Nick McCarthy on… Robo dancing‘I did a weird dance course once. It was like a jive course in the south side of Glasgow. There are a couple of moves from that course I use when I go out dancing. You can twist a girl round; I could never do that before. I use this one trick alone and it works a treat. We kind of write music to dance to, you know? And I really like going out and it’s great if someone can do some moves. I’d love to learn robot dance, yeah. There’s some amazing footage of a robot dancer that I found on YouTube (www.tinyurl.com/robodance). It’s total morphing.’
Nick’s Picks: Jive (www.tinyurl.com/thejive); Moonwalking (www.tinyurl.com/moonwalking); Japanese Rockabilly (www.tinyurl.com/japaneserockabilly).
Paul Thomson and Bob Hardy on… comic strip artist Joe Matt Paul ‘He does underground comics and I guess there’s quite a strong Robert Crumb influence – you know, Robert Crumb was always talking about sexual perversions. I just read this comic book and it’s about a guy who’s a serial masturbator. He’s just talking about his unhealthy obsession. There’s, like, these five pages where he borrows all this porn from his friend and he’s got two video recorders and he’s like, “Yeah, yeah, I like that shot… Oh my God, I just saw that guy’s hairy ass. Rewind, rewind. Pause, record, got to dub that bit out at zero point three eight seconds.” It goes on; him trying to edit this porn.’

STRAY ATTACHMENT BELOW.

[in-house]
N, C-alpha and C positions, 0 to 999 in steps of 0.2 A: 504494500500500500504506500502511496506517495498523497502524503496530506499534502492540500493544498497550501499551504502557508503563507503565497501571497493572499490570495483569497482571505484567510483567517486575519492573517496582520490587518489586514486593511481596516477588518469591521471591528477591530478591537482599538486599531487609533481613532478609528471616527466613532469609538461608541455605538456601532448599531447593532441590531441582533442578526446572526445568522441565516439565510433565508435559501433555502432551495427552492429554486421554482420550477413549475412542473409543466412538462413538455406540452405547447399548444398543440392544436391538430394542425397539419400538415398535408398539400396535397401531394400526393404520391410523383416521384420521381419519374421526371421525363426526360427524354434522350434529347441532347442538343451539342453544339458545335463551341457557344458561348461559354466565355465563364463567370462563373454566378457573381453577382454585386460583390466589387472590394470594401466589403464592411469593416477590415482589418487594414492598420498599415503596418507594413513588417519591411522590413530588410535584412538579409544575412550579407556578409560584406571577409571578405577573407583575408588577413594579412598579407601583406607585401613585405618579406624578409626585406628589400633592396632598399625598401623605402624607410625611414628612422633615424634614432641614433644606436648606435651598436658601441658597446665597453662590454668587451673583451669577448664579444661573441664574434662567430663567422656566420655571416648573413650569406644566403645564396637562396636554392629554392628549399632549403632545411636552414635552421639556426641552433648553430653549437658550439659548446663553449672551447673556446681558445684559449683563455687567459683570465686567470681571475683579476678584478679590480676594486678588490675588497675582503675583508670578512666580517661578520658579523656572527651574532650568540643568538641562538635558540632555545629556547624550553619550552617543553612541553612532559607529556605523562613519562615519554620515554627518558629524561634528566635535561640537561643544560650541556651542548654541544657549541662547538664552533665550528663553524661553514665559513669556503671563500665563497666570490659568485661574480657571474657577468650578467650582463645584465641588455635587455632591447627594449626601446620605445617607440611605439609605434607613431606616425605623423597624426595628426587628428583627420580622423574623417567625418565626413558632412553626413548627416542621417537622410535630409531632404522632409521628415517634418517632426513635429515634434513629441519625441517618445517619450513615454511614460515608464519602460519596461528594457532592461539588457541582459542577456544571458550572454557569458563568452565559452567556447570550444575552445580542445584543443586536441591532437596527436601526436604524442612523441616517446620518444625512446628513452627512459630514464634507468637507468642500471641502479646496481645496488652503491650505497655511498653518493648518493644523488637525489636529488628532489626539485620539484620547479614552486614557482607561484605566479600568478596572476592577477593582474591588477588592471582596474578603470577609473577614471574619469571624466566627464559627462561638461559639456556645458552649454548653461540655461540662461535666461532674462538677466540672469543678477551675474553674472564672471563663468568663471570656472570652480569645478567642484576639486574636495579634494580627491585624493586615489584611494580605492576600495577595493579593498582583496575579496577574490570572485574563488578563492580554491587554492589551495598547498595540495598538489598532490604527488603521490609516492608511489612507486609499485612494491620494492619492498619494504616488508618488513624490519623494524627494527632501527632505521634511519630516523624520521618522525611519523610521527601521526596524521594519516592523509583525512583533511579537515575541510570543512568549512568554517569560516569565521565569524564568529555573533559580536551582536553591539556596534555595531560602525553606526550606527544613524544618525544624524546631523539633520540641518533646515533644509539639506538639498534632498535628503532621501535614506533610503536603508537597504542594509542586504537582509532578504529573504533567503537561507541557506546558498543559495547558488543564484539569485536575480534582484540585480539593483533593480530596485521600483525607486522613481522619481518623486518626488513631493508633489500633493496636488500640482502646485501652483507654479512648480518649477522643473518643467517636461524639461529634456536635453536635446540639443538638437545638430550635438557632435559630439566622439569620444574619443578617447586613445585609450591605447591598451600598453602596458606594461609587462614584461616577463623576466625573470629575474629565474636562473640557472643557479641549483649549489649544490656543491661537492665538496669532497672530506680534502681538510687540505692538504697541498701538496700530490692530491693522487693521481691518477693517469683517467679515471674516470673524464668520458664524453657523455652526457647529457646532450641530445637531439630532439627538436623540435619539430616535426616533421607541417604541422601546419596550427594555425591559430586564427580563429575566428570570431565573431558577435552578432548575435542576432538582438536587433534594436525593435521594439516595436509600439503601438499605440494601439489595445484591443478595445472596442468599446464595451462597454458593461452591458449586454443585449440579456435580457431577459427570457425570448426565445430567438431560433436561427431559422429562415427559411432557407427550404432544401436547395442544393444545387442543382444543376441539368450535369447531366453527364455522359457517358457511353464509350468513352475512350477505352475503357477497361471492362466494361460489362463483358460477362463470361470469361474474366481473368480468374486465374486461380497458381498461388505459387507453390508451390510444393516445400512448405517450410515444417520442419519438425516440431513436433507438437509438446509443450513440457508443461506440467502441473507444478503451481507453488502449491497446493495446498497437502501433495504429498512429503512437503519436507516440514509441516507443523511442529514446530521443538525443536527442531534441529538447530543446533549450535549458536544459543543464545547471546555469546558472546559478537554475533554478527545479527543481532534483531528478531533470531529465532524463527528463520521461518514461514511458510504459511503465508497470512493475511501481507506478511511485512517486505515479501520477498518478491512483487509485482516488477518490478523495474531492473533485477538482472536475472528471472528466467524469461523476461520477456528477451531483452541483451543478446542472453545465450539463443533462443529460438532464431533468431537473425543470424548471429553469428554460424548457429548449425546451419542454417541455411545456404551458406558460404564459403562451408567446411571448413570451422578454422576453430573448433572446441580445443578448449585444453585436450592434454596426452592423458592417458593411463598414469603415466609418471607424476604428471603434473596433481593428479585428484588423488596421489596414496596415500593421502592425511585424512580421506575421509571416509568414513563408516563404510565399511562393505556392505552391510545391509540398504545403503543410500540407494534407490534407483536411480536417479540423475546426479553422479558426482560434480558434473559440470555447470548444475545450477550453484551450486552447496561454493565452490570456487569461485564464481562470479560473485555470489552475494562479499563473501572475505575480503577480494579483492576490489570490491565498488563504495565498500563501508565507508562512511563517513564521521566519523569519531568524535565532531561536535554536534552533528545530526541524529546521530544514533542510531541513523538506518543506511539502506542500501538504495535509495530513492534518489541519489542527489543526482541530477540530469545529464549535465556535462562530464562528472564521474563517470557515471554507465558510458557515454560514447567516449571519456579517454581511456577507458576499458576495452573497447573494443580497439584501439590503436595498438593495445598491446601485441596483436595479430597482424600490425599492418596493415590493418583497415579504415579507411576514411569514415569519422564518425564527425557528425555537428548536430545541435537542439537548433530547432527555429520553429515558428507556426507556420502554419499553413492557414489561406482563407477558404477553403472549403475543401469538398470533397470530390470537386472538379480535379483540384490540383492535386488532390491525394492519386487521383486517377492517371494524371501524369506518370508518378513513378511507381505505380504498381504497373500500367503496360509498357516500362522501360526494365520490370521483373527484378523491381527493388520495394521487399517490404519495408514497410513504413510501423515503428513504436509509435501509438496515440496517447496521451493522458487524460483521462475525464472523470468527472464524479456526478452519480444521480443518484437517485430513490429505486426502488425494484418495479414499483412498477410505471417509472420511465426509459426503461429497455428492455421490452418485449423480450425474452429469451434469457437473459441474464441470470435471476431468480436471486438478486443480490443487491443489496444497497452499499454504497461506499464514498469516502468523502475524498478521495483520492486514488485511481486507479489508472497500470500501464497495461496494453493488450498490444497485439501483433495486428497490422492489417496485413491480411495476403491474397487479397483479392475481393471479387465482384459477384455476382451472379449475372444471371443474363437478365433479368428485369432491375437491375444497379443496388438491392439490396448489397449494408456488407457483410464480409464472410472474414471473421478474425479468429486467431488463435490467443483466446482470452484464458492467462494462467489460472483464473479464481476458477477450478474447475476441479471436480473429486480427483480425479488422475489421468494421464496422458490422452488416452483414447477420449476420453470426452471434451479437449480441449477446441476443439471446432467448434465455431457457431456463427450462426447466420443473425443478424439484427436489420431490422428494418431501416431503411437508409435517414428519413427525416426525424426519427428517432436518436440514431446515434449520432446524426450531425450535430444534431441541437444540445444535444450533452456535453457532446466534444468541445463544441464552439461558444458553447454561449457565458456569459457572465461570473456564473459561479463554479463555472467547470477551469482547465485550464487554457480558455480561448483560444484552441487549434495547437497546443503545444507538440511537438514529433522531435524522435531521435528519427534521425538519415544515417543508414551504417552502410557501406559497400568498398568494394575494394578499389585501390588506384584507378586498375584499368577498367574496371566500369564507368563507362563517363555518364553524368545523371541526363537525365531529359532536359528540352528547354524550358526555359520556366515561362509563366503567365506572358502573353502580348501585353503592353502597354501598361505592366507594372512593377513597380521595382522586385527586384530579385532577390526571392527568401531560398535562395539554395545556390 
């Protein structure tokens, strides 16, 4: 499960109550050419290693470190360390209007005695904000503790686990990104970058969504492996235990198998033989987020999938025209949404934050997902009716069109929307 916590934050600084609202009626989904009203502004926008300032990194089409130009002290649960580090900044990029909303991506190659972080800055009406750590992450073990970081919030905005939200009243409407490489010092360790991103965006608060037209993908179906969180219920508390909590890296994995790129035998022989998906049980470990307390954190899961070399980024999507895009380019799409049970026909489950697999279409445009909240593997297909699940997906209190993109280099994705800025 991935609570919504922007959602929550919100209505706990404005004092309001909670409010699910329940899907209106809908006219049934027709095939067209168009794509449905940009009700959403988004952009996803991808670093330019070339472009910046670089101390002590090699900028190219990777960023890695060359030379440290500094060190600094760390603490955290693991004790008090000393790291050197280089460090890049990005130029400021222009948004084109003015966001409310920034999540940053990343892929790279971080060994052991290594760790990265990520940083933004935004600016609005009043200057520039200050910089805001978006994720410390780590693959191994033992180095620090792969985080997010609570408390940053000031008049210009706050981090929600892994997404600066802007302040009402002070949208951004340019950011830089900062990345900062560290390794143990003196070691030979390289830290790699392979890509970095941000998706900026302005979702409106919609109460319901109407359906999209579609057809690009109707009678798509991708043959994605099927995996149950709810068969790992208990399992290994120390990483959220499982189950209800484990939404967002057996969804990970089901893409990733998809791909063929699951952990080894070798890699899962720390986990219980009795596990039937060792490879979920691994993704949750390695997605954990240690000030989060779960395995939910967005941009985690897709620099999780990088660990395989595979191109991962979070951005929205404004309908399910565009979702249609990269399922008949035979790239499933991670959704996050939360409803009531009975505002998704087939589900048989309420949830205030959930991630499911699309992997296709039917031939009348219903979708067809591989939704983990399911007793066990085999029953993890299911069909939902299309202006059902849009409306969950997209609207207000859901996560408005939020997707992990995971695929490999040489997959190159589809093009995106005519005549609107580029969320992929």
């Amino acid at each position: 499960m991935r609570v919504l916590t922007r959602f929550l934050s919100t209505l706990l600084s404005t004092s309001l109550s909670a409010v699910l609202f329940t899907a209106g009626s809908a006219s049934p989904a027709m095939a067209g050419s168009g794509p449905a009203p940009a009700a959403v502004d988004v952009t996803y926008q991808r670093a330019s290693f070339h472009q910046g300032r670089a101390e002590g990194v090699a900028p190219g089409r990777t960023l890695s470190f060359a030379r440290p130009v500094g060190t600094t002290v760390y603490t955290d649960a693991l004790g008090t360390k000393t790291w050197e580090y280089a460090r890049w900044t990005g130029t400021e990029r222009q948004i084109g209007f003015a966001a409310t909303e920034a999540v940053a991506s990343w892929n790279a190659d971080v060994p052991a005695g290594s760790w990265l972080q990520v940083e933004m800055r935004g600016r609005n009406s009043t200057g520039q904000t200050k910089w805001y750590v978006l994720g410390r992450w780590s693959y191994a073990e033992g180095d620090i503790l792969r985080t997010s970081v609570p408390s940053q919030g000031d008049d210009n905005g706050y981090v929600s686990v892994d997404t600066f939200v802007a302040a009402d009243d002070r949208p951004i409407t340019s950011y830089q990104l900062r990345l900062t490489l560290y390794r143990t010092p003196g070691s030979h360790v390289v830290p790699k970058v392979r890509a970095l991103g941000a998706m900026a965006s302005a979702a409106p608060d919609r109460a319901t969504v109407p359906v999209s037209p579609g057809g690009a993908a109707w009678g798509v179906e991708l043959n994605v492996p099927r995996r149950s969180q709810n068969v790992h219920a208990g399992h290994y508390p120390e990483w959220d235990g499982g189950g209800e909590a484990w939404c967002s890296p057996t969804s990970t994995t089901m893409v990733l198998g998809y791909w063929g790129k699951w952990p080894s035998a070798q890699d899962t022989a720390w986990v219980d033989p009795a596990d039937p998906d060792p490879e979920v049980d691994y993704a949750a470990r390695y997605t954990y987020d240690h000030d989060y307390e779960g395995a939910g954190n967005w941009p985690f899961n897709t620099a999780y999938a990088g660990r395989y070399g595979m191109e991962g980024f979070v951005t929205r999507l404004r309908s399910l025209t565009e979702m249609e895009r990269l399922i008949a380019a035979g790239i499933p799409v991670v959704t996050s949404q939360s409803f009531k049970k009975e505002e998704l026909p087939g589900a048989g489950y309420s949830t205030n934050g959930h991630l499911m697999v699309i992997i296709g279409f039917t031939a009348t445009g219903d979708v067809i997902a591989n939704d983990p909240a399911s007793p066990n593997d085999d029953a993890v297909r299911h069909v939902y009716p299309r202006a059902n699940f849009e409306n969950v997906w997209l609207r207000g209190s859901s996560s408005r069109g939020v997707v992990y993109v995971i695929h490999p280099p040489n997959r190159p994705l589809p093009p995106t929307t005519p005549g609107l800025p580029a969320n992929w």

Bob ‘In his earlier comics he’s like this dysfunctional man in his early twenties or something, just kind of funny. But the older he gets he’s, like, my life’s dirty and bitter, this is my life.’ www.myspace.com/josephmatt
Download a track from Franz Ferdinand's forthcoming album ‘Tonight: Franz Ferdinand’, out this week.
Read our interview with the band.
Win exclusive FF signed albums and gig tickets in our competition.
The band play Hammersmith Apollo on Mar 9.